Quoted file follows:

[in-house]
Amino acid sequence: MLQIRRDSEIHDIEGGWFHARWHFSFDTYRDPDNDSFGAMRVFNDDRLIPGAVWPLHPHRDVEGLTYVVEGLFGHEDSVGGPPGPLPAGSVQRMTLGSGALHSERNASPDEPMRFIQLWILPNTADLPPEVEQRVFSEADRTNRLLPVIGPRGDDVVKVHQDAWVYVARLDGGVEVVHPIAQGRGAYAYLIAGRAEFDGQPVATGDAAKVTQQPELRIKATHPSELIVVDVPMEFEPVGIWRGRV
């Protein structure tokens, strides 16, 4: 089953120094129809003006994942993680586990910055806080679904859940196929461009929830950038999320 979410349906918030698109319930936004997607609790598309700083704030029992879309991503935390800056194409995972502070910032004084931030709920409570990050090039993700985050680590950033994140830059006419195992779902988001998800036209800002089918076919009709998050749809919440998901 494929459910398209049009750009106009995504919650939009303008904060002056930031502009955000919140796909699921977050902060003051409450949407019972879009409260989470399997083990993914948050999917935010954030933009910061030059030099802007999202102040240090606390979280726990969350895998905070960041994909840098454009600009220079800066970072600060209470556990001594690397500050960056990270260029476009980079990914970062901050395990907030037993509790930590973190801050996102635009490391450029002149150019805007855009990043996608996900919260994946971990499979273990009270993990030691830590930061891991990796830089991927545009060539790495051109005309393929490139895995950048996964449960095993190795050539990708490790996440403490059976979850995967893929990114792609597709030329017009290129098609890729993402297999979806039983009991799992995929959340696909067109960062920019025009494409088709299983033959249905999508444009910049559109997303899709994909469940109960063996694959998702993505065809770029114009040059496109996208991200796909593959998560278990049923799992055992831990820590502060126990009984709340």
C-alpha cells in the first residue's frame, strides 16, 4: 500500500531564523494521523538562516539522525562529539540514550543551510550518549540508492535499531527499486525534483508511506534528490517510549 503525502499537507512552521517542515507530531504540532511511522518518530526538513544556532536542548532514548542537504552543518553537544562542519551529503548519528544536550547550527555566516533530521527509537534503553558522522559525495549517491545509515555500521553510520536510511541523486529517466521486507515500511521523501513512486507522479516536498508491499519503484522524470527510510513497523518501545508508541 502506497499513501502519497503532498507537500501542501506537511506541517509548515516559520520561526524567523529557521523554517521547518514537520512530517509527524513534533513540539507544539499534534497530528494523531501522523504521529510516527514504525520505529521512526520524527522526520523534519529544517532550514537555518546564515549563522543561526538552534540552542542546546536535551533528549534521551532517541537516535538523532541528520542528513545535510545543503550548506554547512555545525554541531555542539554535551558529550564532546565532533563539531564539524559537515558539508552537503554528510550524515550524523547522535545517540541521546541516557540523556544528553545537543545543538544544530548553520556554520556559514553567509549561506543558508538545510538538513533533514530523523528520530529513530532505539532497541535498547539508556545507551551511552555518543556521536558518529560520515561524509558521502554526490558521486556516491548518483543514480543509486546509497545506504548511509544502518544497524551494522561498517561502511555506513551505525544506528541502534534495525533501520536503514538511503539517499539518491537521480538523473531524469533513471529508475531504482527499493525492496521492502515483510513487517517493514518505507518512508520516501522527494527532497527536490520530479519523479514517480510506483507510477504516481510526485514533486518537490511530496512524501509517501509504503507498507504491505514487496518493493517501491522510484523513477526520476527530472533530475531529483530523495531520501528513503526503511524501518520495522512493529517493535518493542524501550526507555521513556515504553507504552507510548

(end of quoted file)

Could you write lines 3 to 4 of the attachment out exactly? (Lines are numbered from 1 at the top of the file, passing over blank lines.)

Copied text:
């Protein structure tokens, strides 16, 4: 089953120094129809003006994942993680586990910055806080679904859940196929461009929830950038999320 979410349906918030698109319930936004997607609790598309700083704030029992879309991503935390800056194409995972502070910032004084931030709920409570990050090039993700985050680590950033994140830059006419195992779902988001998800036209800002089918076919009709998050749809919440998901 494929459910398209049009750009106009995504919650939009303008904060002056930031502009955000919140796909699921977050902060003051409450949407019972879009409260989470399997083990993914948050999917935010954030933009910061030059030099802007999202102040240090606390979280726990969350895998905070960041994909840098454009600009220079800066970072600060209470556990001594690397500050960056990270260029476009980079990914970062901050395990907030037993509790930590973190801050996102635009490391450029002149150019805007855009990043996608996900919260994946971990499979273990009270993990030691830590930061891991990796830089991927545009060539790495051109005309393929490139895995950048996964449960095993190795050539990708490790996440403490059976979850995967893929990114792609597709030329017009290129098609890729993402297999979806039983009991799992995929959340696909067109960062920019025009494409088709299983033959249905999508444009910049559109997303899709994909469940109960063996694959998702993505065809770029114009040059496109996208991200796909593959998560278990049923799992055992831990820590502060126990009984709340």
C-alpha cells in the first residue's frame, strides 16, 4: 500500500531564523494521523538562516539522525562529539540514550543551510550518549540508492535499531527499486525534483508511506534528490517510549 503525502499537507512552521517542515507530531504540532511511522518518530526538513544556532536542548532514548542537504552543518553537544562542519551529503548519528544536550547550527555566516533530521527509537534503553558522522559525495549517491545509515555500521553510520536510511541523486529517466521486507515500511521523501513512486507522479516536498508491499519503484522524470527510510513497523518501545508508541 502506497499513501502519497503532498507537500501542501506537511506541517509548515516559520520561526524567523529557521523554517521547518514537520512530517509527524513534533513540539507544539499534534497530528494523531501522523504521529510516527514504525520505529521512526520524527522526520523534519529544517532550514537555518546564515549563522543561526538552534540552542542546546536535551533528549534521551532517541537516535538523532541528520542528513545535510545543503550548506554547512555545525554541531555542539554535551558529550564532546565532533563539531564539524559537515558539508552537503554528510550524515550524523547522535545517540541521546541516557540523556544528553545537543545543538544544530548553520556554520556559514553567509549561506543558508538545510538538513533533514530523523528520530529513530532505539532497541535498547539508556545507551551511552555518543556521536558518529560520515561524509558521502554526490558521486556516491548518483543514480543509486546509497545506504548511509544502518544497524551494522561498517561502511555506513551505525544506528541502534534495525533501520536503514538511503539517499539518491537521480538523473531524469533513471529508475531504482527499493525492496521492502515483510513487517517493514518505507518512508520516501522527494527532497527536490520530479519523479514517480510506483507510477504516481510526485514533486518537490511530496512524501509517501509504503507498507504491505514487496518493493517501491522510484523513477526520476527530472533530475531529483530523495531520501528513503526503511524501518520495522512493529517493535518493542524501550526507555521513556515504553507504552507510548